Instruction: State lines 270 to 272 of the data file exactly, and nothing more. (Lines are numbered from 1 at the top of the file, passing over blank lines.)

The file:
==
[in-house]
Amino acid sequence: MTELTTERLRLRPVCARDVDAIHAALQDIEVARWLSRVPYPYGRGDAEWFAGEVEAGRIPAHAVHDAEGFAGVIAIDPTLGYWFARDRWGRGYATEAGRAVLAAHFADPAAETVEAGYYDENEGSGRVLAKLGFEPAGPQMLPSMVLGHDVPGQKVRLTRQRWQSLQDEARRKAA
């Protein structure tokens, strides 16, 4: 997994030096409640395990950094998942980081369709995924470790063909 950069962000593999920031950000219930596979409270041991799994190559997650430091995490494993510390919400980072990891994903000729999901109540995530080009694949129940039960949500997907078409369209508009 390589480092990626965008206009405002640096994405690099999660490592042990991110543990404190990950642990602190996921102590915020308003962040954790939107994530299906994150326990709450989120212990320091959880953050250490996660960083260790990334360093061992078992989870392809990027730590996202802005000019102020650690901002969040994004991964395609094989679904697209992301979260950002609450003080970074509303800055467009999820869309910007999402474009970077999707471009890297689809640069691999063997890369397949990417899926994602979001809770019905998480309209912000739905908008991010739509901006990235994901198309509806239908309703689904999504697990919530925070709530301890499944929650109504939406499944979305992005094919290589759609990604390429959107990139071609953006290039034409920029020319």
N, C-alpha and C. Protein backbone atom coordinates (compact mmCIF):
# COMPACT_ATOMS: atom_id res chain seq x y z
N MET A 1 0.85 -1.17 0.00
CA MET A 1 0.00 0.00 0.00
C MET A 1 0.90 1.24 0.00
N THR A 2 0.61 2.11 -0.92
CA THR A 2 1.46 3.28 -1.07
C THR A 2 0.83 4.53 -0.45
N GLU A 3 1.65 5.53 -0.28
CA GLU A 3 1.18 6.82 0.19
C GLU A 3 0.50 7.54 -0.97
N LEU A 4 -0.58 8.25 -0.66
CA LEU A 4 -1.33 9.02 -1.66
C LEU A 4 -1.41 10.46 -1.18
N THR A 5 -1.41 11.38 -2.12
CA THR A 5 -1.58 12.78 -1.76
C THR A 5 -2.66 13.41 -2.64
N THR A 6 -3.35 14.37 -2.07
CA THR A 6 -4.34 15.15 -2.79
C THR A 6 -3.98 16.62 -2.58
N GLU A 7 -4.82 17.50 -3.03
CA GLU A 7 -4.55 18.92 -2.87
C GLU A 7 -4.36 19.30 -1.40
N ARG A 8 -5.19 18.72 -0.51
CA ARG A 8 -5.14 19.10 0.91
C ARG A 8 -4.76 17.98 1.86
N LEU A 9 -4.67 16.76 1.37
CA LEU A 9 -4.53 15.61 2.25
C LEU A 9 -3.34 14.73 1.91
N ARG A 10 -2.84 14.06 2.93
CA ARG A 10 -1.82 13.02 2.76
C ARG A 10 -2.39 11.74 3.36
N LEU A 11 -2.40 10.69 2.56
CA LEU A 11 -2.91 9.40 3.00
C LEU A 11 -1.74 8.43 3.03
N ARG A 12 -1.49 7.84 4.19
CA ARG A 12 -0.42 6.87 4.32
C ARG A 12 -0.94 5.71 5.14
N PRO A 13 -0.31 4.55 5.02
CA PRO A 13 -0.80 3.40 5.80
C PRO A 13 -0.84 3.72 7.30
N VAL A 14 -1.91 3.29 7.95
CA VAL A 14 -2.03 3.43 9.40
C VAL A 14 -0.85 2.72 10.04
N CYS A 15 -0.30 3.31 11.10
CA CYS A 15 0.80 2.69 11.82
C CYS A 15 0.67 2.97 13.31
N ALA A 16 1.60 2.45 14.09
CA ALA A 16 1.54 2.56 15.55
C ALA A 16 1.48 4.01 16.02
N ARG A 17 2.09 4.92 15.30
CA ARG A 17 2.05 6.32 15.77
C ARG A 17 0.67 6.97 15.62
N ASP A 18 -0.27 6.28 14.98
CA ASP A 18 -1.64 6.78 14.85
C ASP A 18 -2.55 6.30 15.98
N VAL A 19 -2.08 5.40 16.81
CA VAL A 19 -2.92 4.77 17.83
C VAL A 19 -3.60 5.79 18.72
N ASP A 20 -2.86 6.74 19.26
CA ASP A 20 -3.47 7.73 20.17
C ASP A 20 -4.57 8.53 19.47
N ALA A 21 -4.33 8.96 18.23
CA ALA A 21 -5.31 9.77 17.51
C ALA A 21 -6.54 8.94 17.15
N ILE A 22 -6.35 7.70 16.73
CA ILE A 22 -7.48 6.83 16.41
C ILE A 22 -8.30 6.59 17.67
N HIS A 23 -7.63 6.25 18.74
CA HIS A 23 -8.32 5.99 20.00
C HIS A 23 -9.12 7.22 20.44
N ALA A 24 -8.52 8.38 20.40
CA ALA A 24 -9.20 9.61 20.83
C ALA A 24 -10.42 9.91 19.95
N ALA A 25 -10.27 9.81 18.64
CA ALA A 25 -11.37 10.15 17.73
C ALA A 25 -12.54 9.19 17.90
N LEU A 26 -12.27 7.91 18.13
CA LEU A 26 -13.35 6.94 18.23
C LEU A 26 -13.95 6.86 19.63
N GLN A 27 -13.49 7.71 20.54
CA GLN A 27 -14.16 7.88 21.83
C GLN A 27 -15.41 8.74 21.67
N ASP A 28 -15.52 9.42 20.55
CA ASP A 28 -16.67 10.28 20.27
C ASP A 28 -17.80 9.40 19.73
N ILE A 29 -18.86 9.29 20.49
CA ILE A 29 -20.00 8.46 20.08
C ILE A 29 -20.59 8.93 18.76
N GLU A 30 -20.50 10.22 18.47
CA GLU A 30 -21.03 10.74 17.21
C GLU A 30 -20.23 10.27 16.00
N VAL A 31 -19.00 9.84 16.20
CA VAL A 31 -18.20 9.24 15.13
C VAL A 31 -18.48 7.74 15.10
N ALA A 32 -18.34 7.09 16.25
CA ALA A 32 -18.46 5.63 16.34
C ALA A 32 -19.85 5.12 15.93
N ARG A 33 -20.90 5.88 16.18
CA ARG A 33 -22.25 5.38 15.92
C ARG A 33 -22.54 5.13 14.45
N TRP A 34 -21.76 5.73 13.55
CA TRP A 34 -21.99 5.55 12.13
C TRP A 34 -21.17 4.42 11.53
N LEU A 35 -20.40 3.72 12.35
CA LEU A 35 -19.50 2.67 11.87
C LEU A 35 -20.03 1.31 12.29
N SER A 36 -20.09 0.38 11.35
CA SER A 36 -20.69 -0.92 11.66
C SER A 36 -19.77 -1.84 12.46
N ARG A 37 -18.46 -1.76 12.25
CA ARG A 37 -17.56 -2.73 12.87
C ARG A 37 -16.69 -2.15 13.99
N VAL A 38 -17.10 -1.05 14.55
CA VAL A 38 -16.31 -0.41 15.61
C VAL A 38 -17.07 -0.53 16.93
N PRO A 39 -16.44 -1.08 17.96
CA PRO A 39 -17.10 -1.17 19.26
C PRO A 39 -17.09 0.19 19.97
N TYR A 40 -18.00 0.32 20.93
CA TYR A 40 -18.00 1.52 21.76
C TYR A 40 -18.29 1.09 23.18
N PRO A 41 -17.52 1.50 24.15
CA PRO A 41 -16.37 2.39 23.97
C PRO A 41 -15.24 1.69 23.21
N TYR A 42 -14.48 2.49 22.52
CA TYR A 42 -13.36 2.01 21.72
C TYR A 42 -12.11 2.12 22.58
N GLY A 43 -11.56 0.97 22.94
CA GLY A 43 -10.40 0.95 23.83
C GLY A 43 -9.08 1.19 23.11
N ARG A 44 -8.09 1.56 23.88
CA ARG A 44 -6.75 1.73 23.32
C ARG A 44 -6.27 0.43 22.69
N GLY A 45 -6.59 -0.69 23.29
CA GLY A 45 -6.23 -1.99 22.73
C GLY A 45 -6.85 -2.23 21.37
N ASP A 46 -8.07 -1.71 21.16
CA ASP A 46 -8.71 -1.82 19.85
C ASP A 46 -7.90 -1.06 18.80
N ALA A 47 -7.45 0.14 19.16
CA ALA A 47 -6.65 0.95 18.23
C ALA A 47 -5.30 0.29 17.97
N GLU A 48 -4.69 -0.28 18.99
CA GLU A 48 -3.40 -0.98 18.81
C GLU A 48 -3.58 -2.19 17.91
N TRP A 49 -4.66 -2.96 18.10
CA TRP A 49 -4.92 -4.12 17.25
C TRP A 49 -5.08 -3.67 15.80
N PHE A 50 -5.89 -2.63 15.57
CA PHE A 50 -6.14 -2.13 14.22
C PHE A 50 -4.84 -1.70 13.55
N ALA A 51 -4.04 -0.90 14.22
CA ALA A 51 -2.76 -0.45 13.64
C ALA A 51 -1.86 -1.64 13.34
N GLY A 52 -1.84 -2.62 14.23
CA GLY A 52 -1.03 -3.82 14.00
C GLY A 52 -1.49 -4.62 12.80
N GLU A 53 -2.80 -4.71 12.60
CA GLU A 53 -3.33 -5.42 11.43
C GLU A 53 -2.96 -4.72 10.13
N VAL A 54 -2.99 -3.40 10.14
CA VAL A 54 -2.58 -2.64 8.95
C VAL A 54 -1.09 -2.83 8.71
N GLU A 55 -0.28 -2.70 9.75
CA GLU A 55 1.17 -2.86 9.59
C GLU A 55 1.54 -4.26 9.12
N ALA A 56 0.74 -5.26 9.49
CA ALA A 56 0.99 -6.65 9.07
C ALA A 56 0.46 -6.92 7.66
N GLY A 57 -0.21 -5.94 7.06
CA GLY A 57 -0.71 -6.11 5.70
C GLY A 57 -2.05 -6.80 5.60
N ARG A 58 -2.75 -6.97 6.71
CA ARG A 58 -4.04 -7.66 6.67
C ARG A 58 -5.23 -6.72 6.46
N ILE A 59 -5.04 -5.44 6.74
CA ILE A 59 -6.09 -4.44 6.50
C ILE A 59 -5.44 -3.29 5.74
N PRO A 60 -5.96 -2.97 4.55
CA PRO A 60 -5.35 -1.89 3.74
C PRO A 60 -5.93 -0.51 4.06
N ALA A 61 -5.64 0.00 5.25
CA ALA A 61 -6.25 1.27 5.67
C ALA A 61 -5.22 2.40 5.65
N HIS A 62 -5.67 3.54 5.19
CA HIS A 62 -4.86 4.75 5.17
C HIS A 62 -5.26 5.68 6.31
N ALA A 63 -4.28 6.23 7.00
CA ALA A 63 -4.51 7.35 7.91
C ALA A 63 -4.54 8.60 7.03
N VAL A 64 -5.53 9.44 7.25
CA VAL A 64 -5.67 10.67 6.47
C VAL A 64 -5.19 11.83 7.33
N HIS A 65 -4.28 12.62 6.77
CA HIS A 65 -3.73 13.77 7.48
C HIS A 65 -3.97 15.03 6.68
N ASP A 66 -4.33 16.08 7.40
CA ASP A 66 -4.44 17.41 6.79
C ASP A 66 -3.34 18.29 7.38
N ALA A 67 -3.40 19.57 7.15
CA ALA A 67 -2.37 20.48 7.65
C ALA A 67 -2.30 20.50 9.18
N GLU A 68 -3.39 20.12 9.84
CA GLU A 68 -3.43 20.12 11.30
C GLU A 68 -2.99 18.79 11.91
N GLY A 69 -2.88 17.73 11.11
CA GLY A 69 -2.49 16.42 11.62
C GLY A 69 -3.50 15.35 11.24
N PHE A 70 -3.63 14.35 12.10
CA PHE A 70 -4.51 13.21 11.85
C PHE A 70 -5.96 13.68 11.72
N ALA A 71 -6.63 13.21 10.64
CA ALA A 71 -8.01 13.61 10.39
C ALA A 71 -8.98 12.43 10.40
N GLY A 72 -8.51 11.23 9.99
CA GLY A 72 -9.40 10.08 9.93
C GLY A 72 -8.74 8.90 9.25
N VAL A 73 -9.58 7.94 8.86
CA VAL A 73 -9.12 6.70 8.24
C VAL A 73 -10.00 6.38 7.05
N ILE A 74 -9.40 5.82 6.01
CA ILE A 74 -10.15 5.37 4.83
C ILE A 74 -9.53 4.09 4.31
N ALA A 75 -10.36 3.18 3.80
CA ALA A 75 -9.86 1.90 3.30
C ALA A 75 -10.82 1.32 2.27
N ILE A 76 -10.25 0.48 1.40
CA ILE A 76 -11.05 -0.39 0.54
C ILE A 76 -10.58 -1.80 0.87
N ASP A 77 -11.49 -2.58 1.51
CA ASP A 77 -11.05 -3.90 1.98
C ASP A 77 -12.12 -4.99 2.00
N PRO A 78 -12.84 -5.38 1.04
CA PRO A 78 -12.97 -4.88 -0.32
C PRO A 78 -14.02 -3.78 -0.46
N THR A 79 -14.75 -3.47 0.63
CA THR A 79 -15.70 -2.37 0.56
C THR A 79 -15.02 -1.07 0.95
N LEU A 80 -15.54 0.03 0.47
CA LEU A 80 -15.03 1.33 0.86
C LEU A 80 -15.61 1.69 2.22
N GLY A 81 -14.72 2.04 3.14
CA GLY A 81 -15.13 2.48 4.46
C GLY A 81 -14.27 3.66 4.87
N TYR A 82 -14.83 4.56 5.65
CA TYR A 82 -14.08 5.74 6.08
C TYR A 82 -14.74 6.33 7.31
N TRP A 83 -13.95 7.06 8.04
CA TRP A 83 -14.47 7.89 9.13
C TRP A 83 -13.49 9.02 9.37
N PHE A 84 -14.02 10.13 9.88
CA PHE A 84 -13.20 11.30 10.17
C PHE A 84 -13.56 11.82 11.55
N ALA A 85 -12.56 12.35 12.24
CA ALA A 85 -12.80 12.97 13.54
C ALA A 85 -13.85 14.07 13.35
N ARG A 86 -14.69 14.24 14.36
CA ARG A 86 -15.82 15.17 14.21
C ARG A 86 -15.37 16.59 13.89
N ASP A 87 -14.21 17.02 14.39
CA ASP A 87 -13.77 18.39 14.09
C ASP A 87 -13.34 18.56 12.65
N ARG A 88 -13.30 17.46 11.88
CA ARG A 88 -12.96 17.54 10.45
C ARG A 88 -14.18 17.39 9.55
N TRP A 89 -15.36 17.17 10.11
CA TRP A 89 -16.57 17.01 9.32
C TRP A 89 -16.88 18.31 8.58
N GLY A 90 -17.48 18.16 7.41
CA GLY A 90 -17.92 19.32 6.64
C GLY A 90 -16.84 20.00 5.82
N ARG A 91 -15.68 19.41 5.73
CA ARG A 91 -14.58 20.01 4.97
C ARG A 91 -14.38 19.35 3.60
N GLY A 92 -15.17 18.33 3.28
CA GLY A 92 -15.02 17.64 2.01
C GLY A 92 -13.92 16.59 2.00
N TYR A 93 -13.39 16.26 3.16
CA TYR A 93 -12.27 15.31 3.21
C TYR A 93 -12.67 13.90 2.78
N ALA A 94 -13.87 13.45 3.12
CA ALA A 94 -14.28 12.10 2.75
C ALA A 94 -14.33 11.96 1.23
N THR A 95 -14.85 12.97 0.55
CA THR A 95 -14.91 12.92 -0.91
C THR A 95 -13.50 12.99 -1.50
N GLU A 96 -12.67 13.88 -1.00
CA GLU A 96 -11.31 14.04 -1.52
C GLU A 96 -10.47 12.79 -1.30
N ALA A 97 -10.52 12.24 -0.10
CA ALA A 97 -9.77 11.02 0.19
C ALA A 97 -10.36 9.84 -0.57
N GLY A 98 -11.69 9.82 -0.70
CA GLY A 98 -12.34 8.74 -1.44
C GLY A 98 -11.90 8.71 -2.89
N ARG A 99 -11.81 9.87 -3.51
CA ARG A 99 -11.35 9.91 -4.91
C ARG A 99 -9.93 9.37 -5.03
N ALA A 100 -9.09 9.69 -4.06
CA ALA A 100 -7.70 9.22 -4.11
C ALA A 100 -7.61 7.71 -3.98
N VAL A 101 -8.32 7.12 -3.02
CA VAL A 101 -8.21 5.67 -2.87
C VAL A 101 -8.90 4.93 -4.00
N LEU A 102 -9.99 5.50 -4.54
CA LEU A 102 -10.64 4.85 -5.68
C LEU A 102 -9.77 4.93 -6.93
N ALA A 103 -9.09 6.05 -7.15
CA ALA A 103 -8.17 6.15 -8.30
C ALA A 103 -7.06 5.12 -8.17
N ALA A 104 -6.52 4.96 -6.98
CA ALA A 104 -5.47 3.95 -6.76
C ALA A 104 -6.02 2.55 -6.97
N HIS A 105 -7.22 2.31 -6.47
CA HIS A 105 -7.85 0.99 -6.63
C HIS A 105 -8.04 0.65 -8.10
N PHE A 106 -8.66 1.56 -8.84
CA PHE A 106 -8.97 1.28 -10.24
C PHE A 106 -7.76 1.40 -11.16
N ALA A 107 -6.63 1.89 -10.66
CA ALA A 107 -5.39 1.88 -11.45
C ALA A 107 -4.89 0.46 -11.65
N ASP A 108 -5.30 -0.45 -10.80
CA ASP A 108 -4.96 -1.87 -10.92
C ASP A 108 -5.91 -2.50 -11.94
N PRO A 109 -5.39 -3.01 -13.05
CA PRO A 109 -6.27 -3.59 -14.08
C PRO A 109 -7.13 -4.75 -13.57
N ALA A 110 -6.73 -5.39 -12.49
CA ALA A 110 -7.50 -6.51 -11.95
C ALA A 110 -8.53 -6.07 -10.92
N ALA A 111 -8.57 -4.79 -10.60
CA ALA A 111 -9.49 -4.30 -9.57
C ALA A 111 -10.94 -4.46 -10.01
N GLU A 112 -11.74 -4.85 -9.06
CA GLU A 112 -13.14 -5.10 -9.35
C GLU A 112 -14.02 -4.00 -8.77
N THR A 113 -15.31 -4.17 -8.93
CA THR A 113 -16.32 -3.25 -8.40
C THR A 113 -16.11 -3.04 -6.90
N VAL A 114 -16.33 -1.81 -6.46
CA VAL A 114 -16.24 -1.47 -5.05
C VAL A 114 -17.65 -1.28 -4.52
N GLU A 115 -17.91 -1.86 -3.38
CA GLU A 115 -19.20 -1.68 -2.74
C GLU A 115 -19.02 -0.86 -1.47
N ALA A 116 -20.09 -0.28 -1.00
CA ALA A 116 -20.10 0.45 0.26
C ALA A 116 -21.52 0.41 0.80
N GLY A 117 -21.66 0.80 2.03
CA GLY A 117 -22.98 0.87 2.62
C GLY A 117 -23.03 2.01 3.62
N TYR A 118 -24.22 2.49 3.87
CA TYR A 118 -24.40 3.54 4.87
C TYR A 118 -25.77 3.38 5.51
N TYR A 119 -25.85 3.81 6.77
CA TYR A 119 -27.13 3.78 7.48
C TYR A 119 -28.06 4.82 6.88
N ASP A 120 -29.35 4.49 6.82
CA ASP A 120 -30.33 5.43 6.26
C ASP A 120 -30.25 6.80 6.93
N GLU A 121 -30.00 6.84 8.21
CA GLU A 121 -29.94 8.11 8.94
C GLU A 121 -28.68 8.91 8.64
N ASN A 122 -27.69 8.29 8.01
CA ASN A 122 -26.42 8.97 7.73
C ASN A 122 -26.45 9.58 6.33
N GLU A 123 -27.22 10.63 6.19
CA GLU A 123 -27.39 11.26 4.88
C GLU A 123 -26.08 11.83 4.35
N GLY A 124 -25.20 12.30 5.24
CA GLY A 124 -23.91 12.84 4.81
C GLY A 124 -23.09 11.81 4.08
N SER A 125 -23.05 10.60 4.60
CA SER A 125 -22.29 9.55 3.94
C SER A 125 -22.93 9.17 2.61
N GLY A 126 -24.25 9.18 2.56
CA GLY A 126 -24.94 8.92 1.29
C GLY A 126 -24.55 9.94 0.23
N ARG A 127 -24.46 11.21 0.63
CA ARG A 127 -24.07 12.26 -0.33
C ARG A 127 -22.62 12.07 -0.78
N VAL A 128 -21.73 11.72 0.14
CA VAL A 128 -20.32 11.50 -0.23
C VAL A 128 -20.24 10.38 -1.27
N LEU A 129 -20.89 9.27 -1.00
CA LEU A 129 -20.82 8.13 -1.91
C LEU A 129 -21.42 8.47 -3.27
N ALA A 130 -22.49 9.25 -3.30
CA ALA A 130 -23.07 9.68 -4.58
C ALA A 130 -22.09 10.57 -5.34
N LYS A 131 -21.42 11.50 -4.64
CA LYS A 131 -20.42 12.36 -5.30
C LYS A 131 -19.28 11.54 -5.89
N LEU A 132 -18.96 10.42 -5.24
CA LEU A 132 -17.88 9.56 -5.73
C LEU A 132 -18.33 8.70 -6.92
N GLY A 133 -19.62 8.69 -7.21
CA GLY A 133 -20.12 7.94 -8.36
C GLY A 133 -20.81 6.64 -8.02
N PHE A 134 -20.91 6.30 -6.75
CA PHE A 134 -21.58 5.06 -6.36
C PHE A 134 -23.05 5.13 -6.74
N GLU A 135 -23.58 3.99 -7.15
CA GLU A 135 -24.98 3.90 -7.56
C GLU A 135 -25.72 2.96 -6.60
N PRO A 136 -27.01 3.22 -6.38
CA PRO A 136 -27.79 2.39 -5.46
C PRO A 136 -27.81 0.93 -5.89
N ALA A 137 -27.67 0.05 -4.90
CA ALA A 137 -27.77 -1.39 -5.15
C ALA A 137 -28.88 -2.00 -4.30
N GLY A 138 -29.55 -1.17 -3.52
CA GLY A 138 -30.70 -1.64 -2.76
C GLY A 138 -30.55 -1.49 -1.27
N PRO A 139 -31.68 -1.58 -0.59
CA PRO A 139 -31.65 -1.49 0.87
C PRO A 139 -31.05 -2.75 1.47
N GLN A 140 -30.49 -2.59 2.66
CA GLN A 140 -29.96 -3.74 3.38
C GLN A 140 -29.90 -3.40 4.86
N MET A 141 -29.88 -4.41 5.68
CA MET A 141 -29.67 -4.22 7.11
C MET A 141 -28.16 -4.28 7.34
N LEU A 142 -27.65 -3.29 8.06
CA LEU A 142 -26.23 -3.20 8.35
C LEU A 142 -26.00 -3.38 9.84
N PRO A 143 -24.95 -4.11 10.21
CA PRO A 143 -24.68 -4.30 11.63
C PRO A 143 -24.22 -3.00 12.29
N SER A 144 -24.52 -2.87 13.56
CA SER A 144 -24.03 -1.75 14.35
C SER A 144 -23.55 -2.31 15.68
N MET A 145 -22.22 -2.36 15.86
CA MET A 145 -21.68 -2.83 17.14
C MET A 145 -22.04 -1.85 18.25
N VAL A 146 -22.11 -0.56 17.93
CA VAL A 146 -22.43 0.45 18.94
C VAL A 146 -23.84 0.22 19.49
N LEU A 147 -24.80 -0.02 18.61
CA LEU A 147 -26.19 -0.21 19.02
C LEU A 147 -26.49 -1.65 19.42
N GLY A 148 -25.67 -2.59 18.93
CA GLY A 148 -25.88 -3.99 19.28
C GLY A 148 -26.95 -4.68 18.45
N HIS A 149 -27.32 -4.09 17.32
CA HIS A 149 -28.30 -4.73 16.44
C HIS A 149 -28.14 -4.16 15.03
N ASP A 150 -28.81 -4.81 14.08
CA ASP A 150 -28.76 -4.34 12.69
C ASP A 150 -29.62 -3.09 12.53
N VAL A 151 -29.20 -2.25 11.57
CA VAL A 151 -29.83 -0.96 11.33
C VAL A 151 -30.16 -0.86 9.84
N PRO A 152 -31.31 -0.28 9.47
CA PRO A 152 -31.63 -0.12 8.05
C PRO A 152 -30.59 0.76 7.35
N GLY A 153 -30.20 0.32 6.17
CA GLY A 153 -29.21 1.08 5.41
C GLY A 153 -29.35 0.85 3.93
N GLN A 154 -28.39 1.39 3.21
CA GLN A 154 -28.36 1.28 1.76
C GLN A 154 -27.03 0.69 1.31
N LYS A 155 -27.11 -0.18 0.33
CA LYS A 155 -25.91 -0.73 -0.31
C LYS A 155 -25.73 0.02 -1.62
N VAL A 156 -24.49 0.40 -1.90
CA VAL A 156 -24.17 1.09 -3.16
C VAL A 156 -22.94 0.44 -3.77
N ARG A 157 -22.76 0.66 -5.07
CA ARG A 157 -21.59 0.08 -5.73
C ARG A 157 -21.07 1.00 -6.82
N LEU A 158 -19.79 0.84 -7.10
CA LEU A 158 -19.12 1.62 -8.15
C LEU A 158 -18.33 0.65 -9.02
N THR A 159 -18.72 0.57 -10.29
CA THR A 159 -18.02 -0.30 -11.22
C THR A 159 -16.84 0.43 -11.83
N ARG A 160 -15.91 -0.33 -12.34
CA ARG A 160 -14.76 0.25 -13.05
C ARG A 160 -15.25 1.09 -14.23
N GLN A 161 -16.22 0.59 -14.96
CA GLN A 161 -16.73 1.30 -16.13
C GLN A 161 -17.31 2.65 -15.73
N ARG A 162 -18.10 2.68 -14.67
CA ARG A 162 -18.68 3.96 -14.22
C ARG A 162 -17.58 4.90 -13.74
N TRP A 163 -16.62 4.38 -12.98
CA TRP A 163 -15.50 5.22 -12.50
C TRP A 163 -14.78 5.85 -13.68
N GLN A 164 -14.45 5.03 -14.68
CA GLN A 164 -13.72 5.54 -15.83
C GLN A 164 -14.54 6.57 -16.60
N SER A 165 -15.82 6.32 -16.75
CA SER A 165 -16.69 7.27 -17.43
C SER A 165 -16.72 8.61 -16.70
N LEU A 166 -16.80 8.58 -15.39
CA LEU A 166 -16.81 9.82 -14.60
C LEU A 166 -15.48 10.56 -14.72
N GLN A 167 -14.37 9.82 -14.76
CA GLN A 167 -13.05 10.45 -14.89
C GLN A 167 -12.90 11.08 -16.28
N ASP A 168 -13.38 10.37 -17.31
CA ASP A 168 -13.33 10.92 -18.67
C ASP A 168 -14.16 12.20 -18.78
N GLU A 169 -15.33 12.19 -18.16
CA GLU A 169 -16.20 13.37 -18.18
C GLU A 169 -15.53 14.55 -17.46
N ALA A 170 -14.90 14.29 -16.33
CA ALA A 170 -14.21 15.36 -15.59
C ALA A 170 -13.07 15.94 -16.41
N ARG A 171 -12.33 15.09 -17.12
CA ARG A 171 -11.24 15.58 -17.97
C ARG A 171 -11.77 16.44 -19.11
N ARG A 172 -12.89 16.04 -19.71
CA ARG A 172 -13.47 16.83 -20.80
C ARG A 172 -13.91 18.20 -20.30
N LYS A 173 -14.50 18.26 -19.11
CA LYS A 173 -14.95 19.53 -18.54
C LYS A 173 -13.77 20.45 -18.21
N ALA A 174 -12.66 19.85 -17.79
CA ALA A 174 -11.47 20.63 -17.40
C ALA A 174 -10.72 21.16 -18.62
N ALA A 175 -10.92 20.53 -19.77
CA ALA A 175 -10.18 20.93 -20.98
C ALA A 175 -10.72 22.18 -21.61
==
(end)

N TRP A 89 -15.36 17.17 10.11
CA TRP A 89 -16.57 17.01 9.32
C TRP A 89 -16.88 18.31 8.58